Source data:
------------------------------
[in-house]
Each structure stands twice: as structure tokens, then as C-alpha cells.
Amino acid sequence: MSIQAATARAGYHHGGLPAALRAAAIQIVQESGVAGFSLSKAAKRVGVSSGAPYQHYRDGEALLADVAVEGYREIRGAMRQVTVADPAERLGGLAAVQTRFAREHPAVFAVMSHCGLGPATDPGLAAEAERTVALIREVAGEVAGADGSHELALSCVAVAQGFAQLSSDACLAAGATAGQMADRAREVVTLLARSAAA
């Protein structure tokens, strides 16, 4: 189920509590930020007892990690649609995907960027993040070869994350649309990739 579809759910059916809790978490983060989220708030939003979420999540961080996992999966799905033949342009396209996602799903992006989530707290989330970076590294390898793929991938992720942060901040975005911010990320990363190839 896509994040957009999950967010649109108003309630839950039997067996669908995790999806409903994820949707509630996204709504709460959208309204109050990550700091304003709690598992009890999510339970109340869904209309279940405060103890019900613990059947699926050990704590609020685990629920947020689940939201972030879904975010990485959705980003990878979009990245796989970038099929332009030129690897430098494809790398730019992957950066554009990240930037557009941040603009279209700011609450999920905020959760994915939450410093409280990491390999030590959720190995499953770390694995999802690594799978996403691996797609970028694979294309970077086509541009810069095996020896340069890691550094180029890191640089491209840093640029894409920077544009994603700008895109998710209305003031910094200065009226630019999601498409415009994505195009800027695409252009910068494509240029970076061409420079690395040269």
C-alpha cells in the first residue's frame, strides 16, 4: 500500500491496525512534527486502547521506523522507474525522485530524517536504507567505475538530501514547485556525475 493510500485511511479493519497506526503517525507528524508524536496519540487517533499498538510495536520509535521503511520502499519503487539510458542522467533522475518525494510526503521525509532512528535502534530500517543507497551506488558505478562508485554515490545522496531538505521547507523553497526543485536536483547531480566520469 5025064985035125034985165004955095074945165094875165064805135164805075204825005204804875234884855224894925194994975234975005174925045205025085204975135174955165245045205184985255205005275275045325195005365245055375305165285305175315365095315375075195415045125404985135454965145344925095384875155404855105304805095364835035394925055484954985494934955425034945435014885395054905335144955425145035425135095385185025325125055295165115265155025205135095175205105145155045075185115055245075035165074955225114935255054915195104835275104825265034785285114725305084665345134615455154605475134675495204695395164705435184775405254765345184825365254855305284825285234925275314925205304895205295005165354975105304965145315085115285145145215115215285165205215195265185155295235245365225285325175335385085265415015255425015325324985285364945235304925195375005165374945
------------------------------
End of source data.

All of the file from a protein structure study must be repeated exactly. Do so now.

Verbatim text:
[in-house]
Each structure stands twice: as structure tokens, then as C-alpha cells.
Amino acid sequence: MSIQAATARAGYHHGGLPAALRAAAIQIVQESGVAGFSLSKAAKRVGVSSGAPYQHYRDGEALLADVAVEGYREIRGAMRQVTVADPAERLGGLAAVQTRFAREHPAVFAVMSHCGLGPATDPGLAAEAERTVALIREVAGEVAGADGSHELALSCVAVAQGFAQLSSDACLAAGATAGQMADRAREVVTLLARSAAA
């Protein structure tokens, strides 16, 4: 189920509590930020007892990690649609995907960027993040070869994350649309990739 579809759910059916809790978490983060989220708030939003979420999540961080996992999966799905033949342009396209996602799903992006989530707290989330970076590294390898793929991938992720942060901040975005911010990320990363190839 896509994040957009999950967010649109108003309630839950039997067996669908995790999806409903994820949707509630996204709504709460959208309204109050990550700091304003709690598992009890999510339970109340869904209309279940405060103890019900613990059947699926050990704590609020685990629920947020689940939201972030879904975010990485959705980003990878979009990245796989970038099929332009030129690897430098494809790398730019992957950066554009990240930037557009941040603009279209700011609450999920905020959760994915939450410093409280990491390999030590959720190995499953770390694995999802690594799978996403691996797609970028694979294309970077086509541009810069095996020896340069890691550094180029890191640089491209840093640029894409920077544009994603700008895109998710209305003031910094200065009226630019999601498409415009994505195009800027695409252009910068494509240029970076061409420079690395040269």
C-alpha cells in the first residue's frame, strides 16, 4: 500500500491496525512534527486502547521506523522507474525522485530524517536504507567505475538530501514547485556525475 493510500485511511479493519497506526503517525507528524508524536496519540487517533499498538510495536520509535521503511520502499519503487539510458542522467533522475518525494510526503521525509532512528535502534530500517543507497551506488558505478562508485554515490545522496531538505521547507523553497526543485536536483547531480566520469 5025064985035125034985165004955095074945165094875165064805135164805075204825005204804875234884855224894925194994975234975005174925045205025085204975135174955165245045205184985255205005275275045325195005365245055375305165285305175315365095315375075195415045125404985135454965145344925095384875155404855105304805095364835035394925055484954985494934955425034945435014885395054905335144955425145035425135095385185025325125055295165115265155025205135095175205105145155045075185115055245075035165074955225114935255054915195104835275104825265034785285114725305084665345134615455154605475134675495204695395164705435184775405254765345184825365254855305284825285234925275314925205304895205295005165354975105304965145315085115285145145215115215285165205215195265185155295235245365225285325175335385085265415015255425015325324985285364945235304925195375005165374945